BISMARCK — The North Dakota Department of Health on Monday, June 1, announced 48 new cases of COVID-19, most of which come from the state's hotspot and largest metro area.
Forty of the new cases Monday came from Cass County, which includes Fargo and West Fargo. The county now has had 1,744 known cases, but the department reports more than three-quarters of the infected residents in the county have recovered. About 72% of the currently infected North Dakotans reside in Cass County.
The other eight new cases Monday came from Barnes, Burleigh, Grand Forks, Ransom, Stutsman, Traill and Walsh counties. The two new cases in Grand Forks County bring the number of currently infected residents up to 33.
A total of 2,625 North Dakota residents have tested positive, but nearly four in five have recovered from the illness, including over 100 announced Monday. There are 35 residents hospitalized with the illness, down one from Sunday.
Sixty-one North Dakotans, including 50 residents of Cass County, have died from the illness that has claimed more than 106,000 lives nationwide.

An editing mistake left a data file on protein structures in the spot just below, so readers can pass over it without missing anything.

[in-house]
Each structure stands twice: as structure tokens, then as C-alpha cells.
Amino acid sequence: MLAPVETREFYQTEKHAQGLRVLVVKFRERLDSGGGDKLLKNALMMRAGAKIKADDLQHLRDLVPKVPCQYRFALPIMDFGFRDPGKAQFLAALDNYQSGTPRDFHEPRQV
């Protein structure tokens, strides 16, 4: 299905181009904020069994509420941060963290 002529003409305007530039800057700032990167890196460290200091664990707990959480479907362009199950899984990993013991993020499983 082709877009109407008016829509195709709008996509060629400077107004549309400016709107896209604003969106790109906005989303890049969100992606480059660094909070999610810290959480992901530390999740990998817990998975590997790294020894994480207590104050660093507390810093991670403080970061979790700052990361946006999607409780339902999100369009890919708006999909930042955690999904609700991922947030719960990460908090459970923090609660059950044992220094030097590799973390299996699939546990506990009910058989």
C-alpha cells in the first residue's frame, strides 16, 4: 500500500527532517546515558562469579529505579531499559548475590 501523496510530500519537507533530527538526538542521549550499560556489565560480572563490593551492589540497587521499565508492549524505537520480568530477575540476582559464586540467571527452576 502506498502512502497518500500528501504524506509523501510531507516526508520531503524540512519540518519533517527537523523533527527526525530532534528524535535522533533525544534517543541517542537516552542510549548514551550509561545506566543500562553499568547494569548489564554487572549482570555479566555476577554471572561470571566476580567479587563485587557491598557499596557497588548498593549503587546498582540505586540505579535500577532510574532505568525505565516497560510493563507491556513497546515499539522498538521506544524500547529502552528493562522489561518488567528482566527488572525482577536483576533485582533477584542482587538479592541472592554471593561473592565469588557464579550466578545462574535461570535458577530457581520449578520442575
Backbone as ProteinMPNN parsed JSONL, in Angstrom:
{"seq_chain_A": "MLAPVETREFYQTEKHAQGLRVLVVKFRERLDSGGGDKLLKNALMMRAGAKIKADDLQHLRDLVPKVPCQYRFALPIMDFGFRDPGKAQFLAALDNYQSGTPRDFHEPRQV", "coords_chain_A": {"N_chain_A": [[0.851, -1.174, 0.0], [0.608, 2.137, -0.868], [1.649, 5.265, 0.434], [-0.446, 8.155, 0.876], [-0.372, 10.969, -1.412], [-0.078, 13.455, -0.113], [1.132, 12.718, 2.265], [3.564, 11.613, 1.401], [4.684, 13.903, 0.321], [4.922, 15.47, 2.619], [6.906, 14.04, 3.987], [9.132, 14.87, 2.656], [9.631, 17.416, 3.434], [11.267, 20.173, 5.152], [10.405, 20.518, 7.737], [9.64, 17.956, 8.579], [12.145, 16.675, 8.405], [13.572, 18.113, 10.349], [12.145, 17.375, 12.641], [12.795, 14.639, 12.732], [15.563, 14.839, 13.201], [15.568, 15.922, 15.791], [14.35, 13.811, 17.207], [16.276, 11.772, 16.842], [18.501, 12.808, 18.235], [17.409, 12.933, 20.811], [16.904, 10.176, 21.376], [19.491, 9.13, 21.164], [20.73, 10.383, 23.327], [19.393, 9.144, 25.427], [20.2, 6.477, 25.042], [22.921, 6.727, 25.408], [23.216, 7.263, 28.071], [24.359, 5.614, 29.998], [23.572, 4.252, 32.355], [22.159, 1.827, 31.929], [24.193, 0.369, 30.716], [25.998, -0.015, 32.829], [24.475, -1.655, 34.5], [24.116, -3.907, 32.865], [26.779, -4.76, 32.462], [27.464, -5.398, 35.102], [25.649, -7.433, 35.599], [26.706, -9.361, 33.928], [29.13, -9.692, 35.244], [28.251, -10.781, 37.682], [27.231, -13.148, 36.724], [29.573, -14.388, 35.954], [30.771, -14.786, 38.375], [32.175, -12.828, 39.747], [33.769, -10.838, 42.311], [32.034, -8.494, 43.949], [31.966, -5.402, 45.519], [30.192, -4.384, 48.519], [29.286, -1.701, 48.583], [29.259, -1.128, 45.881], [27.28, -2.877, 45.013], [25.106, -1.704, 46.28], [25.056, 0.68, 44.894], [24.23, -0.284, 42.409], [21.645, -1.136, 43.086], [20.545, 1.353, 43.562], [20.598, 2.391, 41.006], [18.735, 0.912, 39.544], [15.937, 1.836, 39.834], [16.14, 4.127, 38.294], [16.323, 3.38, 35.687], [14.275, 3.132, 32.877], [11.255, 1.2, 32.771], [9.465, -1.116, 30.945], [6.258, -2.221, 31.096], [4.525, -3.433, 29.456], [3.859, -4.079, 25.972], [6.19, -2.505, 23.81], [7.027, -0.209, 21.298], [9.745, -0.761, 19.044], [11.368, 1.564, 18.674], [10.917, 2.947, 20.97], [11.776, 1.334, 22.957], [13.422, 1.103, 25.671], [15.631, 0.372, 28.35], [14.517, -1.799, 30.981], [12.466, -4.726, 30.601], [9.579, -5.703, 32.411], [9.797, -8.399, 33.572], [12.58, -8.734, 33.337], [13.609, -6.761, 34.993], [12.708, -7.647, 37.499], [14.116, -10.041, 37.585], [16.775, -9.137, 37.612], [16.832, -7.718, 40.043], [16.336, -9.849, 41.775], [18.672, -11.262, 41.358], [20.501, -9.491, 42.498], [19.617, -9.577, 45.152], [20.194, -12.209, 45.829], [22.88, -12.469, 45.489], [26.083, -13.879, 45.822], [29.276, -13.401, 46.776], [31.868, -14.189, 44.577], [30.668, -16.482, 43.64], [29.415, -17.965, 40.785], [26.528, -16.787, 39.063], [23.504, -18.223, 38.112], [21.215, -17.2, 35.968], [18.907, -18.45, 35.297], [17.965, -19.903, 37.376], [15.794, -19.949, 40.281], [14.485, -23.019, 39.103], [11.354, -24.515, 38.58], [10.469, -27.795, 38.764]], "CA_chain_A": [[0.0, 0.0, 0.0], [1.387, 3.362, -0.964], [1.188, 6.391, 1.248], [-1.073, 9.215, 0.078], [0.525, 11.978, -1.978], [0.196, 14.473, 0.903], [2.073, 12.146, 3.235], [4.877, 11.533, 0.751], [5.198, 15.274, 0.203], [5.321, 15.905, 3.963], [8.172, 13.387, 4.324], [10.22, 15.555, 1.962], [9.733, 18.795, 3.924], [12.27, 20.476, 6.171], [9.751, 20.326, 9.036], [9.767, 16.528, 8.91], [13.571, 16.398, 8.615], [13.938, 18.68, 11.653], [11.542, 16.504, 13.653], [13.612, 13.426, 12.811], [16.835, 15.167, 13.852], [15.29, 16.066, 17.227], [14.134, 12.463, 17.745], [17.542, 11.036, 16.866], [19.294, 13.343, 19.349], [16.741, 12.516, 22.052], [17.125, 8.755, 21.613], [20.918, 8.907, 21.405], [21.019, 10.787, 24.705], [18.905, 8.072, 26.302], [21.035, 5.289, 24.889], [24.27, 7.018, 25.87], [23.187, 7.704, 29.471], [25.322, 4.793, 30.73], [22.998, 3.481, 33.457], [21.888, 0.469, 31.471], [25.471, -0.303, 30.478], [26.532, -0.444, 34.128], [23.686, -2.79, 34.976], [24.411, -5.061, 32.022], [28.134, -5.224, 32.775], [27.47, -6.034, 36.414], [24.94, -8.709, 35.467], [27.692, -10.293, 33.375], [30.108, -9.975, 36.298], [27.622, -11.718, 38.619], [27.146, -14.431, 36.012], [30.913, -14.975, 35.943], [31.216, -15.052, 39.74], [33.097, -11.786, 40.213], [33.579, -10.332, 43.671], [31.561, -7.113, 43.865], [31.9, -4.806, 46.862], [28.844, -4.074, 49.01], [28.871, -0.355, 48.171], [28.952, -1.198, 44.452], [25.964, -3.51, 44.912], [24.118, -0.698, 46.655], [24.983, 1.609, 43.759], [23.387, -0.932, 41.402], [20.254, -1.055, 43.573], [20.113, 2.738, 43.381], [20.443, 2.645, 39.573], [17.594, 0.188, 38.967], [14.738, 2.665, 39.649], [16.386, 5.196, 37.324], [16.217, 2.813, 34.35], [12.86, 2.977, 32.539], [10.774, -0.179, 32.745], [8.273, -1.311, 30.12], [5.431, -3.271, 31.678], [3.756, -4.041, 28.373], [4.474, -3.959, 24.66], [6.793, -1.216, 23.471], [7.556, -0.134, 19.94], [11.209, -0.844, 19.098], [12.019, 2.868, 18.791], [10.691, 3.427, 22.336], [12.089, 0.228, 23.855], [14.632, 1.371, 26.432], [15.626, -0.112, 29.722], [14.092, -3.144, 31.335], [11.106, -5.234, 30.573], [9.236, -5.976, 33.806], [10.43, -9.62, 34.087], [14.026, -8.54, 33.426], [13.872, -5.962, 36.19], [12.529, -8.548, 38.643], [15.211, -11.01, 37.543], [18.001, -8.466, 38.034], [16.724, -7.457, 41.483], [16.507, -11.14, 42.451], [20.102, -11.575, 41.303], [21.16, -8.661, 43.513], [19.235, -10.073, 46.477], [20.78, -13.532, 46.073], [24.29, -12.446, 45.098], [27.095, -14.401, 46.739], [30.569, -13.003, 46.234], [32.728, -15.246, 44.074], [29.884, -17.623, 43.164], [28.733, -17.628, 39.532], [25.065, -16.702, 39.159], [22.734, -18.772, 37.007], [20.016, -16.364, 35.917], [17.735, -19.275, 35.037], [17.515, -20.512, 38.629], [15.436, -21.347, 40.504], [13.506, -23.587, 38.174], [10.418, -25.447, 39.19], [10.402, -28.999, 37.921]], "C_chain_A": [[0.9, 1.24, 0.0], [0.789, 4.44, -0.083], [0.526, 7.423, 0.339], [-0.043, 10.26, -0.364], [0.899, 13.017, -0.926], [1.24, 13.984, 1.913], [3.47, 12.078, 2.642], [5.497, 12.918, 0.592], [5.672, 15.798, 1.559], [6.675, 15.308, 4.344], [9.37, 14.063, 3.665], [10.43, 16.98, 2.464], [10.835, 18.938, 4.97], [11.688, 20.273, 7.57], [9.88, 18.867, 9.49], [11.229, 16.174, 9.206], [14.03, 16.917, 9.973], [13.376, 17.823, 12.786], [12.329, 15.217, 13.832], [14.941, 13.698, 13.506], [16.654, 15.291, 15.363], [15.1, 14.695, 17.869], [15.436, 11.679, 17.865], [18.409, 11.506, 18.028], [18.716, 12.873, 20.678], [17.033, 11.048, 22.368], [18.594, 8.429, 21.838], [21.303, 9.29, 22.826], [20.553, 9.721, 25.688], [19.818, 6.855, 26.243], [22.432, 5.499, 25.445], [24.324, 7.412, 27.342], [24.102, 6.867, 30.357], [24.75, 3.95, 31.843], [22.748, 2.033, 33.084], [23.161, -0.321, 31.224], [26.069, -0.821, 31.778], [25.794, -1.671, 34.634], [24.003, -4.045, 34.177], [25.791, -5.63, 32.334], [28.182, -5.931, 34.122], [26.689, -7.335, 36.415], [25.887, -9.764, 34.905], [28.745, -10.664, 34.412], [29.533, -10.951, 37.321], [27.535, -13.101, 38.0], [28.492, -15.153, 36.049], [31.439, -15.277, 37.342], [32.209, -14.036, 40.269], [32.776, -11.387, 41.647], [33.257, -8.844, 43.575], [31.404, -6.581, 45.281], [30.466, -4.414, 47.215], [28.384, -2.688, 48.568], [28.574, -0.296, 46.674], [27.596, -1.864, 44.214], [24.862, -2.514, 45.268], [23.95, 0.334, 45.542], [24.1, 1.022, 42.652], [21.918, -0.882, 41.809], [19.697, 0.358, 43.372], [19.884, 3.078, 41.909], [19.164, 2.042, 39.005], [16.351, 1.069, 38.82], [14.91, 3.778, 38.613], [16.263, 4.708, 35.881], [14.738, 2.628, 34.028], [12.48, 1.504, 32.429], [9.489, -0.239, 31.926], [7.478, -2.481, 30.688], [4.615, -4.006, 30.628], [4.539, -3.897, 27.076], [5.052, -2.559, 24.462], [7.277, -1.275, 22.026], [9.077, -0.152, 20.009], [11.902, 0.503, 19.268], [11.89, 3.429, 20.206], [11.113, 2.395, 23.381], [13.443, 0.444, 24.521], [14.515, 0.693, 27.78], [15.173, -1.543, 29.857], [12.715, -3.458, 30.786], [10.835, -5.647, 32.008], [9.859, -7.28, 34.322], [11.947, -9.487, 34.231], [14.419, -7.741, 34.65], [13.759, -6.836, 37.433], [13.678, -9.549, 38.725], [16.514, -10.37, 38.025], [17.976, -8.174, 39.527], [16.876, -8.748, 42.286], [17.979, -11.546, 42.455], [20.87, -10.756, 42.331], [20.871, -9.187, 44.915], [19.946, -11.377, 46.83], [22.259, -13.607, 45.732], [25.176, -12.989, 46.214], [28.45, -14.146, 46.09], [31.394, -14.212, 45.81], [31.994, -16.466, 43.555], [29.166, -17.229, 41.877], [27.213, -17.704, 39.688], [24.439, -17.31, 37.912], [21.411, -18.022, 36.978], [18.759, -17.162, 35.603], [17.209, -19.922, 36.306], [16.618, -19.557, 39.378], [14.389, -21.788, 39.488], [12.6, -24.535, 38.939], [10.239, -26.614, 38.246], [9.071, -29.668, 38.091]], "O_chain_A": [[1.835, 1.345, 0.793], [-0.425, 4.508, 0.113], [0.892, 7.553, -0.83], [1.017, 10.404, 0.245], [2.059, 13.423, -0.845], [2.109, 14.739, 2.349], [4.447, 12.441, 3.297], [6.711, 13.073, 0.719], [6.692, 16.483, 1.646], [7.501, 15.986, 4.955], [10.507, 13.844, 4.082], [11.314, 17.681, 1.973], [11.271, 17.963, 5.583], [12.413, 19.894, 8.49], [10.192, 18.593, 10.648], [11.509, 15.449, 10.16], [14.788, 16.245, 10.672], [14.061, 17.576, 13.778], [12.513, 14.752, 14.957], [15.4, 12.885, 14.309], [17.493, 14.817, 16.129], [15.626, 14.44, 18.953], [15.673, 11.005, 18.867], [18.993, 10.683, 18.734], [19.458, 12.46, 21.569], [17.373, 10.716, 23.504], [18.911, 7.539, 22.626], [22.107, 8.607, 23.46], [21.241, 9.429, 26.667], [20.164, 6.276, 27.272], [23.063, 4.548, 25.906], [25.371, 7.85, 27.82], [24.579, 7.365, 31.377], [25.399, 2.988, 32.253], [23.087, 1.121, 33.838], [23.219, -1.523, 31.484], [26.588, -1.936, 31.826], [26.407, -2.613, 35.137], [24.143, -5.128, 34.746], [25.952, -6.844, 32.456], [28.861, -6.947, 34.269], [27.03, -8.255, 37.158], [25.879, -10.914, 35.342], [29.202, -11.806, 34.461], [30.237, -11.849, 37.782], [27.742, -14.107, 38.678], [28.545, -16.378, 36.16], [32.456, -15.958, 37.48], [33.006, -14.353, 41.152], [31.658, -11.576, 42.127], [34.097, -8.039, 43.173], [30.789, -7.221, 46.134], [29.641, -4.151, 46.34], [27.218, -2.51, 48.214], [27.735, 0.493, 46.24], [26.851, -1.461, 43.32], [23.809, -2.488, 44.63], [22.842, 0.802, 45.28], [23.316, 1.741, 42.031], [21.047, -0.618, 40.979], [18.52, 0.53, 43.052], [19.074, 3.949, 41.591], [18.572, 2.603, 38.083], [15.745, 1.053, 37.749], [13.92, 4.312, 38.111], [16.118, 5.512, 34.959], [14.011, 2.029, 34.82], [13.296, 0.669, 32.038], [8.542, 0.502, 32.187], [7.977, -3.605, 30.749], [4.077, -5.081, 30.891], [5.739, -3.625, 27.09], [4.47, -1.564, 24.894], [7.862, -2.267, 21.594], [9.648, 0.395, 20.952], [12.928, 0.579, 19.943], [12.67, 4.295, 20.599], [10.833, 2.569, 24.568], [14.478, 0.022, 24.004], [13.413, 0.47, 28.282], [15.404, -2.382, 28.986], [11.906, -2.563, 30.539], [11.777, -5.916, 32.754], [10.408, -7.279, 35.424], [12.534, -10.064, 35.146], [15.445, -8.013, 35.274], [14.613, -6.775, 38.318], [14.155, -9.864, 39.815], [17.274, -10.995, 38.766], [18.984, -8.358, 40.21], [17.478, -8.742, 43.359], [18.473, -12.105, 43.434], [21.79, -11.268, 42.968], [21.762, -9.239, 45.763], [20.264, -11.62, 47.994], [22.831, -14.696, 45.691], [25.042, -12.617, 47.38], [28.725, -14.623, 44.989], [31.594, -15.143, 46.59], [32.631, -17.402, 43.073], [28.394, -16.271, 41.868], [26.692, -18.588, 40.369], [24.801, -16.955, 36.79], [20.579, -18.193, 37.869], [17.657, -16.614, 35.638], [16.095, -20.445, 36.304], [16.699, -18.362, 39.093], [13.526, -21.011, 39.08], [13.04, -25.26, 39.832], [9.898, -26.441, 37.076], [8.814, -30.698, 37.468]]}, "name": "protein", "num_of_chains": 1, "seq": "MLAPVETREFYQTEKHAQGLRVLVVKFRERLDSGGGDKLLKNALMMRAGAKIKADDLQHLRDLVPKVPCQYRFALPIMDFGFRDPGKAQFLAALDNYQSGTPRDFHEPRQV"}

Fifty-seven residents of nursing homes and other long-term care facilities are currently infected with the virus, including 16 at Edgewood Fargo. More than three-quarters of the deaths in the state have occurred in residents of nursing homes, which are seen as particularly susceptible to devastating outbreaks.
Political leaders across the country have suggested that another spike in cases could be coming to American metro areas in which protesters gathered en masse to condemn police brutality. Rallies held in Fargo, Bismarck, Minot and Grand Forks drew hundreds of demonstrators over the weekend, and social distancing guidelines were not widely practiced.
The state announced nearly 2,400 test results Monday, far below Gov. Doug Burgum's stated goal to perform 4,000 tests per day by the end of May. Still, North Dakota ranks among the top states in the country in testing per capita and weekends often produce lower testing numbers.
Almost half of the people in the latest batch had previously been tested for the virus. Burgum said the state is performing regular testing of those living and working in nursing homes.
A total of 97,111 tests have been performed, but some residents have been tested more than once.
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